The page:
The report uses official data from a range of sources to look at trends and patterns across different indicators. Different indicators reveal different patterns, allowing us to get a better understanding of the contemporary nature of poverty and exclusion. This year’s key themes are money, work, benefits, services and housing.

So what can we say about the Coalition’s record on incomes, jobs, pay, homelessness and education? Inevitably, the record contains good and bad, but the divisions between those indicators which have improved and those which have not is instructive. The table below summarises the changes over both the last five years and the last ten.

Much of the ‘good’ is found in the employment chapter. Unemployment has fallen

markedly over the last five years from 2.5 million to 1.8 million even if it is not quite back to the level of the mid-2000s. This is true for young adults as well as older adults, and true for long- and short-term unemployment. Household worklessness is now the lowest on record – only 16 per cent of working-age households have no working adult.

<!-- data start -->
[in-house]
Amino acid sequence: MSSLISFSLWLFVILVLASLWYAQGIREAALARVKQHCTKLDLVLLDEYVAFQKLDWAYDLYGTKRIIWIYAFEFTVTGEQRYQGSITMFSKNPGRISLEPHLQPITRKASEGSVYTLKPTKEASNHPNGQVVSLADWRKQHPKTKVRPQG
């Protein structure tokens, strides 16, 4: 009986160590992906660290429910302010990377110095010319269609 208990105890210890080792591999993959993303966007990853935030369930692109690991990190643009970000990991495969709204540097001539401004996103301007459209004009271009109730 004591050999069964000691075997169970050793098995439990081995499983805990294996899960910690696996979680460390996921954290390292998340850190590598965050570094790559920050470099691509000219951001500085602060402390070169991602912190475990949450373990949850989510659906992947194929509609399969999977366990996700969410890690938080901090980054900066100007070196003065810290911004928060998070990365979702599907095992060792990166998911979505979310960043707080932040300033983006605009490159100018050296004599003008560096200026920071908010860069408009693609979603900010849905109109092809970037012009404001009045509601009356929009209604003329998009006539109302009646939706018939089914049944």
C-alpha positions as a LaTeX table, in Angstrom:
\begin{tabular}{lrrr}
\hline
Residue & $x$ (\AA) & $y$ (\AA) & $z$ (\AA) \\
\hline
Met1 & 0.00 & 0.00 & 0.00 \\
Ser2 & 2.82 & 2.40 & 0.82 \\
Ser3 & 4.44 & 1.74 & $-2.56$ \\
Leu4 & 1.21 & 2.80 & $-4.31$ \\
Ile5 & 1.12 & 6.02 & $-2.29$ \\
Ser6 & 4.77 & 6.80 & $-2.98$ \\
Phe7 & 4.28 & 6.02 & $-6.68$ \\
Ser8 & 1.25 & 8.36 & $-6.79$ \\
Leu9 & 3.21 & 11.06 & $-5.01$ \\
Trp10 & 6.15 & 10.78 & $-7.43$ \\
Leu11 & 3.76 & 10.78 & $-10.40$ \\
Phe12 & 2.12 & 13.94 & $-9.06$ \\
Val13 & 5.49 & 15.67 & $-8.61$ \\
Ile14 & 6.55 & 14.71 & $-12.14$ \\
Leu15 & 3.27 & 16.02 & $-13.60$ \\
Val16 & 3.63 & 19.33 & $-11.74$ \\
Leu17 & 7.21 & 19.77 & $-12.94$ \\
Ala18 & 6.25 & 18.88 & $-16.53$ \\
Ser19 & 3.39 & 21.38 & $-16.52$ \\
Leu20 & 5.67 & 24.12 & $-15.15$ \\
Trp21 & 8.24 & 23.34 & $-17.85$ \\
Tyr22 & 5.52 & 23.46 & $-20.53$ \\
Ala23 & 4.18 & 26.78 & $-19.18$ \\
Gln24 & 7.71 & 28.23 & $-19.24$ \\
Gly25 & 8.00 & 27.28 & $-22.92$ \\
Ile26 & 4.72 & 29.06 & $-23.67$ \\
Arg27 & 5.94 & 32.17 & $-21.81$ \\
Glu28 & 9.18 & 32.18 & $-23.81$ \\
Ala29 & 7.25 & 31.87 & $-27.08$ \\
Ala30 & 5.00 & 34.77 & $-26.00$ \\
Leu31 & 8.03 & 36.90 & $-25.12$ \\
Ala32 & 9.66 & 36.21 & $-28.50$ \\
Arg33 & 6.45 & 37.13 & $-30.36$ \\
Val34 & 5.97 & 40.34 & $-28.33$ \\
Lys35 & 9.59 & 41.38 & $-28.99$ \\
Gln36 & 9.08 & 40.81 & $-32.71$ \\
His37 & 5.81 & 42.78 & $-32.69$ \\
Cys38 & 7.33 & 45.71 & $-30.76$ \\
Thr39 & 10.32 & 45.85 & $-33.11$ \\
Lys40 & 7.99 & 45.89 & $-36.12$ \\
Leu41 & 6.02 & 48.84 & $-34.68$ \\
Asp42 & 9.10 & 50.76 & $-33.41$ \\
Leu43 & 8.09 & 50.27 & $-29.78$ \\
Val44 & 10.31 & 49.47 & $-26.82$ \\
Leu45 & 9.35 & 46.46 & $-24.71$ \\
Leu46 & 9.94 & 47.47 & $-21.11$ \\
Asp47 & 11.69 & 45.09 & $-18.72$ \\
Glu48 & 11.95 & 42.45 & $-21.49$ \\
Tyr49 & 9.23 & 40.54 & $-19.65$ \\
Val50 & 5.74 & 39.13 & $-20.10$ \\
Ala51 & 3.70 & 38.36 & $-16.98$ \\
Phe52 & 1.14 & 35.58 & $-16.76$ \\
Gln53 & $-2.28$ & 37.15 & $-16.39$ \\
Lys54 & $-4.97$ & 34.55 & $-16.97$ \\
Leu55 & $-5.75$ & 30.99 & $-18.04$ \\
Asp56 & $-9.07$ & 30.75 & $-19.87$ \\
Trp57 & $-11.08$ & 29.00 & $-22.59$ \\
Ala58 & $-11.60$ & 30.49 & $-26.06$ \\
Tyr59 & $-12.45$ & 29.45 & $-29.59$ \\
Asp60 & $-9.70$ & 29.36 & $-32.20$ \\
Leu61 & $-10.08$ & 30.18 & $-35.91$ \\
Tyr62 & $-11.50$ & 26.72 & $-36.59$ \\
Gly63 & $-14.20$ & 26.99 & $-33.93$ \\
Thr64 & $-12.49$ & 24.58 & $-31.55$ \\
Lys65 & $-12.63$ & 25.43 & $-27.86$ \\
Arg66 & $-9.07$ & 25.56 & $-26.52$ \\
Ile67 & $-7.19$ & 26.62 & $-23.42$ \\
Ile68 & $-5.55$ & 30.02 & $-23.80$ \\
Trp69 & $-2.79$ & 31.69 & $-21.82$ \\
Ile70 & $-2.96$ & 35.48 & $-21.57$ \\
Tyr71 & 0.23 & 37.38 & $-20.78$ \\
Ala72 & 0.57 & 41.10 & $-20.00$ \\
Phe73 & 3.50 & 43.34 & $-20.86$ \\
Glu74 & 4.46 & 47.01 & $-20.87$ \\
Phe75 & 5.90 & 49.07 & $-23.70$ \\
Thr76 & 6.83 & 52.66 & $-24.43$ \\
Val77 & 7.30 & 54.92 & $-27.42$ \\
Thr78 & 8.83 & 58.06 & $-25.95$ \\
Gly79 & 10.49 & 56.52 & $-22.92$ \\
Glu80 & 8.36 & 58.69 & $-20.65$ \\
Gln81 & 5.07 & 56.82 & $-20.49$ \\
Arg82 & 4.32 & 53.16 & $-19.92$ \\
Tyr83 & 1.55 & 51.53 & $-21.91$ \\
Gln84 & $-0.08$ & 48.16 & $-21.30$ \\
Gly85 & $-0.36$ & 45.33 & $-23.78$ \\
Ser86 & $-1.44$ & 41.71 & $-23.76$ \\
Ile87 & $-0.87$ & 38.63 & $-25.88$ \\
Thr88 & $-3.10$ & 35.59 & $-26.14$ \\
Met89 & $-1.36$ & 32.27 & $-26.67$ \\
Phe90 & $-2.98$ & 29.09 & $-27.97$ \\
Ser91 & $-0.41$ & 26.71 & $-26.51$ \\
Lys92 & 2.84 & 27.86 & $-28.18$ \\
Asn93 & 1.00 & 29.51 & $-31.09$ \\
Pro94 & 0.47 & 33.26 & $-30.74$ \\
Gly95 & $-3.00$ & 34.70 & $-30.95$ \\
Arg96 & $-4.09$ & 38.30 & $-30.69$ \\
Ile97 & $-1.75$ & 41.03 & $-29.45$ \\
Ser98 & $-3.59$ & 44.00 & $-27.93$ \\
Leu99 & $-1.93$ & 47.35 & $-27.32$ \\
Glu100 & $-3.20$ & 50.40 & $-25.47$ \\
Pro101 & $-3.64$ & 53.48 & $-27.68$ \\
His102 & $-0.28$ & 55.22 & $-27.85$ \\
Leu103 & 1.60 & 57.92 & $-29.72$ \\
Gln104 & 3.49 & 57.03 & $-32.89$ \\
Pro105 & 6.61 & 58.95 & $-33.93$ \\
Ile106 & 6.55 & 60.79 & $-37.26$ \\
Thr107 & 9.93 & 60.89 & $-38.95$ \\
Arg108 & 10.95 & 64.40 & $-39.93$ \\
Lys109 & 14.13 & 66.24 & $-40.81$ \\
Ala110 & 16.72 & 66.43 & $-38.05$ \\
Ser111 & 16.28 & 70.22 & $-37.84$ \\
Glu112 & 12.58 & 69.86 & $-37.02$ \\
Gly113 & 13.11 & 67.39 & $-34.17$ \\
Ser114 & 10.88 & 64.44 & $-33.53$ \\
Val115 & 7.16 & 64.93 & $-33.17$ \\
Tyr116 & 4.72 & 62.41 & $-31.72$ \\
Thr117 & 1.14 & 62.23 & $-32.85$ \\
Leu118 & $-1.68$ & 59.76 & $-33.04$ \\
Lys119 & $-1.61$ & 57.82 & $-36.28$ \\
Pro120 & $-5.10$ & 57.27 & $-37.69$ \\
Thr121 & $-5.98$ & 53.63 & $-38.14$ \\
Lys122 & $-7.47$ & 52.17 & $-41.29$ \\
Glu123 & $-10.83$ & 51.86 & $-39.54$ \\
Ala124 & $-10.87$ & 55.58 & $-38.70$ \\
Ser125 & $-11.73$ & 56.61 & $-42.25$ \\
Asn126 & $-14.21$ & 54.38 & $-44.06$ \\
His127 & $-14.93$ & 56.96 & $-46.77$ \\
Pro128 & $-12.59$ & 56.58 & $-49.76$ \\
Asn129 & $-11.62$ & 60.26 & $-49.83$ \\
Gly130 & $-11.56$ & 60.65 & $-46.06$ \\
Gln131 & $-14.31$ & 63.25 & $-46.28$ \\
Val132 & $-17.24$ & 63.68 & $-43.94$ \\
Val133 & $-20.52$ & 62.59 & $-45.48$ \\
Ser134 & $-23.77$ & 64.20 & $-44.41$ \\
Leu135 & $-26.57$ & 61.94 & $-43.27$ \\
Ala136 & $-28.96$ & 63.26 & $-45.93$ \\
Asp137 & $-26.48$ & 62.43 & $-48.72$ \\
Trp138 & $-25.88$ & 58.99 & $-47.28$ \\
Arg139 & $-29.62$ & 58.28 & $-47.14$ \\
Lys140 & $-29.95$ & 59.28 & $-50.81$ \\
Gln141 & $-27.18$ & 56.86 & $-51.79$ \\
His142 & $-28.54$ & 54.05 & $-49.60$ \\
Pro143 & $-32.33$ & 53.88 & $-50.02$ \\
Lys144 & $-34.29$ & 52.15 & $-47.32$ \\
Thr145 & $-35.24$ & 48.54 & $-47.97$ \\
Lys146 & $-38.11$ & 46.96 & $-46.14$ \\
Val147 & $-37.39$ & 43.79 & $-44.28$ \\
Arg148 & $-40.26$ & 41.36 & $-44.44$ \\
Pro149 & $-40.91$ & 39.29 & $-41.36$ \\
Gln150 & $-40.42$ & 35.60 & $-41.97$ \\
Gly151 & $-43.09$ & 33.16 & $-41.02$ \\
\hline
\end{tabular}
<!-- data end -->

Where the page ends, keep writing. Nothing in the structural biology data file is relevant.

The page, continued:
The services chapter shows some progress in health, but in education the same inequalities that we have been reporting on for years persist. Children receiving free school meals are still less likely to get five good GCSEs than others – the gap remains at 27 percentage points. The gap between boys and girls persists, and the gap is greatest between poorer boys and poorer girls. The health indicators, though slow moving, do show closing inequalities in life expectancy between men and women and between men in more deprived areas and average areas.

As well as outcomes, the chapter also covers provision of services, focusing on the key areas of legal aid and social care. Cuts to legal aid mean that the number of people receiving help for welfare and housing issues has plummeted in the last couple of years.